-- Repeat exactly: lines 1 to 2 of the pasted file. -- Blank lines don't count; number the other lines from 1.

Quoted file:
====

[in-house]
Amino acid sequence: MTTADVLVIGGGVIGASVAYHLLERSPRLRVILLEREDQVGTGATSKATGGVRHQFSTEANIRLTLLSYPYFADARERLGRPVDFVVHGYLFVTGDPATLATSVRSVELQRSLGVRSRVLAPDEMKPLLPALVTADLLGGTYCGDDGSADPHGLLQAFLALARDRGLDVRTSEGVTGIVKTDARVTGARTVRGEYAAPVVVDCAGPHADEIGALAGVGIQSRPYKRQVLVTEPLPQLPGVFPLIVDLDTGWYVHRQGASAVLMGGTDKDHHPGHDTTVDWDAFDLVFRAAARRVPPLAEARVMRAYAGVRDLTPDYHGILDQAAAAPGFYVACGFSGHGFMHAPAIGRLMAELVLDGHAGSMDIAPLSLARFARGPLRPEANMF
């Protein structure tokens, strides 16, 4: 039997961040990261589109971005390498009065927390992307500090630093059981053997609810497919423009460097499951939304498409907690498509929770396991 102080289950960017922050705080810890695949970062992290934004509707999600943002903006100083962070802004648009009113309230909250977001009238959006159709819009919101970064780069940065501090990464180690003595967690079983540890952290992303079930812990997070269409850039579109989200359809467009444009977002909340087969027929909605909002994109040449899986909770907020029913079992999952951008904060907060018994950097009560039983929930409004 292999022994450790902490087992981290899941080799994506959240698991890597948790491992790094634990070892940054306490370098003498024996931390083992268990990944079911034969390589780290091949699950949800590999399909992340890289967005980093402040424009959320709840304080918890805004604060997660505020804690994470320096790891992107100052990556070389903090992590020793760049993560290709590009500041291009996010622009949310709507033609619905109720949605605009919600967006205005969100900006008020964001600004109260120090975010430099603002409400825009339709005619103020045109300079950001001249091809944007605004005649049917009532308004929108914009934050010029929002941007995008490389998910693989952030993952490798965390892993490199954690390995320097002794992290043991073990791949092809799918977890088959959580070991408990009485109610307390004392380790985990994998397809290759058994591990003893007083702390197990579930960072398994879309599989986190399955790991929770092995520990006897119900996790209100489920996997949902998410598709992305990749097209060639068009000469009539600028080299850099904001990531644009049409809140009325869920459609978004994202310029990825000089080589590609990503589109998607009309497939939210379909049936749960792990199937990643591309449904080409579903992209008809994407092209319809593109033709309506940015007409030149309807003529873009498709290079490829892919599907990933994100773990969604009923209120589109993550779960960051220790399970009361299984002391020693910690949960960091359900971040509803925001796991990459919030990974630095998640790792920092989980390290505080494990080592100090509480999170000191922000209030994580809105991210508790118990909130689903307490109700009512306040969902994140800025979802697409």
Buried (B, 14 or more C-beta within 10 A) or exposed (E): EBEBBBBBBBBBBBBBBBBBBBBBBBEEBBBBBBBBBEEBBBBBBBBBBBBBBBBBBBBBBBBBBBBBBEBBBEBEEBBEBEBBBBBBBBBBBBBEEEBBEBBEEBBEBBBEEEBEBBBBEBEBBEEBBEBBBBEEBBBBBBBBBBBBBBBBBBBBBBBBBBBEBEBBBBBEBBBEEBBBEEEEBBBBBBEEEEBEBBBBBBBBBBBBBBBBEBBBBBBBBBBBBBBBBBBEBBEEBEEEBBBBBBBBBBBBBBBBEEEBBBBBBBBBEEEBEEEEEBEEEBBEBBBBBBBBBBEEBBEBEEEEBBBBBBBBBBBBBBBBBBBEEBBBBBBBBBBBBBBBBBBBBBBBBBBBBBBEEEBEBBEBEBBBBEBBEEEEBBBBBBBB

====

[in-house]
Amino acid sequence: MTTADVLVIGGGVIGASVAYHLLERSPRLRVILLEREDQVGTGATSKATGGVRHQFSTEANIRLTLLSYPYFADARERLGRPVDFVVHGYLFVTGDPATLATSVRSVELQRSLGVRSRVLAPDEMKPLLPALVTADLLGGTYCGDDGSADPHGLLQAFLALARDRGLDVRTSEGVTGIVKTDARVTGARTVRGEYAAPVVVDCAGPHADEIGALAGVGIQSRPYKRQVLVTEPLPQLPGVFPLIVDLDTGWYVHRQGASAVLMGGTDKDHHPGHDTTVDWDAFDLVFRAAARRVPPLAEARVMRAYAGVRDLTPDYHGILDQAAAAPGFYVACGFSGHGFMHAPAIGRLMAELVLDGHAGSMDIAPLSLARFARGPLRPEANMF